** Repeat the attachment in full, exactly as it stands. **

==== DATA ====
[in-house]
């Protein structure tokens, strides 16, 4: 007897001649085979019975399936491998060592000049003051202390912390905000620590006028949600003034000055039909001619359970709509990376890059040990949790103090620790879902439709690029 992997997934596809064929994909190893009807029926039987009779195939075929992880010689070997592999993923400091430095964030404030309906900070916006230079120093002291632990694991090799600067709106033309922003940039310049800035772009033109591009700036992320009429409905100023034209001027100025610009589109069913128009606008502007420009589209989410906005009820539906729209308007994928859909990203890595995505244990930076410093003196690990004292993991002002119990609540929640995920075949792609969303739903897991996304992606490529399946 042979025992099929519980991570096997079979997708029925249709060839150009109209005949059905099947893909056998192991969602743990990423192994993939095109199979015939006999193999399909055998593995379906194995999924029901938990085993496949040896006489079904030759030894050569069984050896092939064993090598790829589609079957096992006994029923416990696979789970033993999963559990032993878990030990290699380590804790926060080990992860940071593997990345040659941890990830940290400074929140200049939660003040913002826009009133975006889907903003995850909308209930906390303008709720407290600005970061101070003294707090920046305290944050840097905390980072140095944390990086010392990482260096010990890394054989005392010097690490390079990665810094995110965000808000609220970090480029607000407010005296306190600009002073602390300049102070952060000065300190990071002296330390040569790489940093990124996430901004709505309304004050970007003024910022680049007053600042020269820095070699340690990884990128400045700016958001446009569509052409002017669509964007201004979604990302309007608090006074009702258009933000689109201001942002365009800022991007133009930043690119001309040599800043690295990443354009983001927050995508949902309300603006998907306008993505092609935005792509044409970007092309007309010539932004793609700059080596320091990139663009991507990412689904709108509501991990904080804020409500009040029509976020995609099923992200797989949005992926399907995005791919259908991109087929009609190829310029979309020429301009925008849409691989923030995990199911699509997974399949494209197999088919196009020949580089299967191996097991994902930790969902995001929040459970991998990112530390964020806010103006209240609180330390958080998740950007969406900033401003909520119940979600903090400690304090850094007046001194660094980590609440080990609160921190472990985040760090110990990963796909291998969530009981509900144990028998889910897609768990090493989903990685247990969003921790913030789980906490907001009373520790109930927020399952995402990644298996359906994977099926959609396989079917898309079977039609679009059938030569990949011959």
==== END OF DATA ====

[in-house]
């Protein structure tokens, strides 16, 4: 007897001649085979019975399936491998060592000049003051202390912390905000620590006028949600003034000055039909001619359970709509990376890059040990949790103090620790879902439709690029 992997997934596809064929994909190893009807029926039987009779195939075929992880010689070997592999993923400091430095964030404030309906900070916006230079120093002291632990694991090799600067709106033309922003940039310049800035772009033109591009700036992320009429409905100023034209001027100025610009589109069913128009606008502007420009589209989410906005009820539906729209308007994928859909990203890595995505244990930076410093003196690990004292993991002002119990609540929640995920075949792609969303739903897991996304992606490529399946 042979025992099929519980991570096997079979997708029925249709060839150009109209005949059905099947893909056998192991969602743990990423192994993939095109199979015939006999193999399909055998593995379906194995999924029901938990085993496949040896006489079904030759030894050569069984050896092939064993090598790829589609079957096992006994029923416990696979789970033993999963559990032993878990030990290699380590804790926060080990992860940071593997990345040659941890990830940290400074929140200049939660003040913002826009009133975006889907903003995850909308209930906390303008709720407290600005970061101070003294707090920046305290944050840097905390980072140095944390990086010392990482260096010990890394054989005392010097690490390079990665810094995110965000808000609220970090480029607000407010005296306190600009002073602390300049102070952060000065300190990071002296330390040569790489940093990124996430901004709505309304004050970007003024910022680049007053600042020269820095070699340690990884990128400045700016958001446009569509052409002017669509964007201004979604990302309007608090006074009702258009933000689109201001942002365009800022991007133009930043690119001309040599800043690295990443354009983001927050995508949902309300603006998907306008993505092609935005792509044409970007092309007309010539932004793609700059080596320091990139663009991507990412689904709108509501991990904080804020409500009040029509976020995609099923992200797989949005992926399907995005791919259908991109087929009609190829310029979309020429301009925008849409691989923030995990199911699509997974399949494209197999088919196009020949580089299967191996097991994902930790969902995001929040459970991998990112530390964020806010103006209240609180330390958080998740950007969406900033401003909520119940979600903090400690304090850094007046001194660094980590609440080990609160921190472990985040760090110990990963796909291998969530009981509900144990028998889910897609768990090493989903990685247990969003921790913030789980906490907001009373520790109930927020399952995402990644298996359906994977099926959609396989079917898309079977039609679009059938030569990949011959």